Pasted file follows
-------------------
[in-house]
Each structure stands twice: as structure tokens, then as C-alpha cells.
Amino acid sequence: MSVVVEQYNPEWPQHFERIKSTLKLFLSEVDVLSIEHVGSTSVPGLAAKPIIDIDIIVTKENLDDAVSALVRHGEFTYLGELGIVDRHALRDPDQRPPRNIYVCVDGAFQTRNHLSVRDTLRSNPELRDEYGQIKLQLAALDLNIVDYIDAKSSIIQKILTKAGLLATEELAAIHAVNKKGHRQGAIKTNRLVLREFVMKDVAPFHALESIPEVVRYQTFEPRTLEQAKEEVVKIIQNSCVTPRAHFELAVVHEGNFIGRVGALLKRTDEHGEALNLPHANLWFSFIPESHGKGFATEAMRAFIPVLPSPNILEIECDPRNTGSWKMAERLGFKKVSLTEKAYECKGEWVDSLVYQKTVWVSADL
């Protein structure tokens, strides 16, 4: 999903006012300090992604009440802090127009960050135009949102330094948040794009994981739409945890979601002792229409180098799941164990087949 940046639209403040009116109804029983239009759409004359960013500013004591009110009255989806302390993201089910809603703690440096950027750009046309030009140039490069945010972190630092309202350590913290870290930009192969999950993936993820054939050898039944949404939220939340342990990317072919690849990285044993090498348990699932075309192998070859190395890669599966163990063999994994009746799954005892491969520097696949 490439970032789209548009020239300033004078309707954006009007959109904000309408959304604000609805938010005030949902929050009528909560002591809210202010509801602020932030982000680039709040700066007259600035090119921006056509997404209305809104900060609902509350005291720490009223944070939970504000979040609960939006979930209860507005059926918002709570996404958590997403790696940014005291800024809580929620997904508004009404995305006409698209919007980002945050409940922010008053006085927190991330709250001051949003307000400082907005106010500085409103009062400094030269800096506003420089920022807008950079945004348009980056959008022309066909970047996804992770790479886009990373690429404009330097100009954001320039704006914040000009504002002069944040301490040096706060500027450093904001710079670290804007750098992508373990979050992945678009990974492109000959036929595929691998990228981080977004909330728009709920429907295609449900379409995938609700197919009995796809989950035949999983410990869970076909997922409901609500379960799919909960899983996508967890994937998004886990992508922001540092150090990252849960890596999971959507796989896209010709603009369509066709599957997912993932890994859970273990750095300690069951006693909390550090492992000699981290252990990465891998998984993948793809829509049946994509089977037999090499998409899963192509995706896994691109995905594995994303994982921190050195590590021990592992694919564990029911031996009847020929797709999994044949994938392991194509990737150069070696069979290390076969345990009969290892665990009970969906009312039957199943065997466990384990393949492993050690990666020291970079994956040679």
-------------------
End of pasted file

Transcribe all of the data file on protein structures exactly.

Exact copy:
[in-house]
Each structure stands twice: as structure tokens, then as C-alpha cells.
Amino acid sequence: MSVVVEQYNPEWPQHFERIKSTLKLFLSEVDVLSIEHVGSTSVPGLAAKPIIDIDIIVTKENLDDAVSALVRHGEFTYLGELGIVDRHALRDPDQRPPRNIYVCVDGAFQTRNHLSVRDTLRSNPELRDEYGQIKLQLAALDLNIVDYIDAKSSIIQKILTKAGLLATEELAAIHAVNKKGHRQGAIKTNRLVLREFVMKDVAPFHALESIPEVVRYQTFEPRTLEQAKEEVVKIIQNSCVTPRAHFELAVVHEGNFIGRVGALLKRTDEHGEALNLPHANLWFSFIPESHGKGFATEAMRAFIPVLPSPNILEIECDPRNTGSWKMAERLGFKKVSLTEKAYECKGEWVDSLVYQKTVWVSADL
């Protein structure tokens, strides 16, 4: 999903006012300090992604009440802090127009960050135009949102330094948040794009994981739409945890979601002792229409180098799941164990087949 940046639209403040009116109804029983239009759409004359960013500013004591009110009255989806302390993201089910809603703690440096950027750009046309030009140039490069945010972190630092309202350590913290870290930009192969999950993936993820054939050898039944949404939220939340342990990317072919690849990285044993090498348990699932075309192998070859190395890669599966163990063999994994009746799954005892491969520097696949 490439970032789209548009020239300033004078309707954006009007959109904000309408959304604000609805938010005030949902929050009528909560002591809210202010509801602020932030982000680039709040700066007259600035090119921006056509997404209305809104900060609902509350005291720490009223944070939970504000979040609960939006979930209860507005059926918002709570996404958590997403790696940014005291800024809580929620997904508004009404995305006409698209919007980002945050409940922010008053006085927190991330709250001051949003307000400082907005106010500085409103009062400094030269800096506003420089920022807008950079945004348009980056959008022309066909970047996804992770790479886009990373690429404009330097100009954001320039704006914040000009504002002069944040301490040096706060500027450093904001710079670290804007750098992508373990979050992945678009990974492109000959036929595929691998990228981080977004909330728009709920429907295609449900379409995938609700197919009995796809989950035949999983410990869970076909997922409901609500379960799919909960899983996508967890994937998004886990992508922001540092150090990252849960890596999971959507796989896209010709603009369509066709599957997912993932890994859970273990750095300690069951006693909390550090492992000699981290252990990465891998998984993948793809829509049946994509089977037999090499998409899963192509995706896994691109995905594995994303994982921190050195590590021990592992694919564990029911031996009847020929797709999994044949994938392991194509990737150069070696069979290390076969345990009969290892665990009970969906009312039957199943065997466990384990393949492993050690990666020291970079994956040679």